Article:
None of this should be a surprise. As I noted five years ago in an The American Spectator column, neither the Transformation or Turnaround models would work because the schools would remain under the control of the very districts that ran them into the ground in the first place. Expecting a failure district to somehow revamp a failure mill — especially when it isn’t overhauling its own operations — is simply insane. After all, the same incompetence at the school (including an unwillingness to sophisticatedly use data to shape instruction) is usually mirrored by bureaucrats in the central office. This reality was borne out before SIG was launched; a mere 11 percent of California elementary schools forced by state officials to undergo turnarounds made “exemplary progress” three years later, according to Andy Smarick Bellwether Education Partners in his primer on school turnarounds. And as Caitlin Emma detailed in Politico, SIG hasn’t changed that reality.
Even when reform-minded school leaders are put in place at the school and district levels, the very dysfunction that has been endemic in the bureaucracy is difficult to remove and overcome. This is a culture problem. Toxic culture, be it within the school or across the district, will overcome efforts to put it asunder, especially when teachers and school leaders cannot be easily fired. As past and current reform-minded school leaders have learned the hard way — and current leaders such as Antwan Wilson in Oakland are finding out now — they often lack strong support for their efforts from boards often controlled by affiliates of the National Education Association and the American Federation of Teachers.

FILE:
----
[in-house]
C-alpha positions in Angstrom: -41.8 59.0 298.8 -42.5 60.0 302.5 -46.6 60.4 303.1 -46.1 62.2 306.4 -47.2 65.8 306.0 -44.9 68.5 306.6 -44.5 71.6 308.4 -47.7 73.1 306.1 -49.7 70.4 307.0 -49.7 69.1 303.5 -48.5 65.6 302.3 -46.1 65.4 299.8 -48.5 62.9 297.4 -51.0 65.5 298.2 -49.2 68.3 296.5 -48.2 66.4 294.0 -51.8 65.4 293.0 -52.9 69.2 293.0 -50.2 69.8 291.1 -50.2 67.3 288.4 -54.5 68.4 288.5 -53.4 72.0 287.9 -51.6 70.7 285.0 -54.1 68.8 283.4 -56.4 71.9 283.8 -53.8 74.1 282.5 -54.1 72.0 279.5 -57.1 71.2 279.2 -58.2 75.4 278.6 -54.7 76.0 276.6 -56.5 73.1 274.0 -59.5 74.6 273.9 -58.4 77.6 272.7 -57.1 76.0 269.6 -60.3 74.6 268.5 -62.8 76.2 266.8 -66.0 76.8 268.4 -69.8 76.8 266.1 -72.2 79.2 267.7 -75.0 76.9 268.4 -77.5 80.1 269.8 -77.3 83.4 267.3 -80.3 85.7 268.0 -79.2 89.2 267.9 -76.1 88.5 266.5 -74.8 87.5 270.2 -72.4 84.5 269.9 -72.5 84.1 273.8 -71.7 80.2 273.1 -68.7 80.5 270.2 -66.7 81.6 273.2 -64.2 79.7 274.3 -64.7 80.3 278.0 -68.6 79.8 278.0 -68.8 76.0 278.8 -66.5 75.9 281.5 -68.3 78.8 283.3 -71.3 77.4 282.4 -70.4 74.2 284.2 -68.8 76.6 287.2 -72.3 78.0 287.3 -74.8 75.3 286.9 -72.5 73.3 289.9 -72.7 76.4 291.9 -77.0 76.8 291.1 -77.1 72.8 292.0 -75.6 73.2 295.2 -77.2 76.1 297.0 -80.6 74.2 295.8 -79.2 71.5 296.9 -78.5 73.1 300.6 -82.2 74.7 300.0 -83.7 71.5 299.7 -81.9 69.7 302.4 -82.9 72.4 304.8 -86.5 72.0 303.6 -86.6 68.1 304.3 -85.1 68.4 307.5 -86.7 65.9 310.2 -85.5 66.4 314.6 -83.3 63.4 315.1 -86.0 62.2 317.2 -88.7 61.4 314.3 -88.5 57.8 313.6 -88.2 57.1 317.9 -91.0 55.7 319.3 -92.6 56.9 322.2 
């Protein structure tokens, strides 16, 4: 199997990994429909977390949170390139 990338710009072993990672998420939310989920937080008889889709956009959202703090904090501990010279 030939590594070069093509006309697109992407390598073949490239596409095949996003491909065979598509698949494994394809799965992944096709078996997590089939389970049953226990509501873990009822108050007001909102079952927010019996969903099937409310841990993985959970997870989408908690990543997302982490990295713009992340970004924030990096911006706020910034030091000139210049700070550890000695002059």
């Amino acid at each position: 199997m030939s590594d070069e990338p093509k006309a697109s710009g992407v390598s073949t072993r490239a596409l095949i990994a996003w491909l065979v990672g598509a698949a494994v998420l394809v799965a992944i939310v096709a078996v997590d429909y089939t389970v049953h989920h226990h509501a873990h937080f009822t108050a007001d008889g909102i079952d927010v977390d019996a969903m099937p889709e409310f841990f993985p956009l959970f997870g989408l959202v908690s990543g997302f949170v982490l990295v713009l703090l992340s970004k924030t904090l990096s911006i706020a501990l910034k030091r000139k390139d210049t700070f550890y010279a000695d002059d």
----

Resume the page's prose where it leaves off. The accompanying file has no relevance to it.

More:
What has become clear is that there are likely three best approaches to school turnarounds. The first, of course, is just to shut down the schools altogether. The second, as seen in New York City, lies in overhauling the district, which will then lead to better-performing schools. The third? As demonstrated by SIG, hand over control of the schools, either to charter school operators or to families of the children who attend them. Essentially this means moving away from the traditional district model to what Dropout Nation calls the Hollywood Model of Education. The Obama Administration could have advanced this approach, by revamping SIG to only allow districts to use the Restart model and hand over control of the schools, as well as requiring them to pass Parent Trigger measures that would allow families to take control of the schools. Narrowing SIG’s focus to elementary schools would have also made sense.
But with the Obama Administration nearing the end of its tenure, with U.S. Secretary of Education Arne Duncan joining the exodus of officials heading for less-stressful work outside of federal government, and with the possibility that a reauthorized version of No Child will senselessly shut down competitive grant programs altogether, it may be too late to give SIG one more shot. Not that it ever deserved to exist in the first place.
As you very well know, Dropout Nation has had plenty to write about the saga of Success Academy Founder Eva Moskowitz’s battle with John Merrow over his report on the charter school operator’s overuse of harsh traditional school discipline. But as you would expect, more has been happening since. And instead of responding to the questions raised about Success Academy’s approach with critical self-examination, Moskowitz has tried to spin a new narrative that ignores the reality of the damage done through traditional discipline to the futures of children.
Two weeks ago, after Moskowitz went on her crisis management campaign against Merrow’s report — an effort that included violating the Family Educational Rights and Privacy Act by releasing the school discipline record of the child of Faida Geidi — the effort fell apart when the New York Times reported that a Success school in the Fort Greene section of New York City’s Brooklyn had kept a list of 16 kids who it deemed had “got to go”. Those students, by the way, were suspended multiple times by the school over the year. Nine of those children ultimately left the school.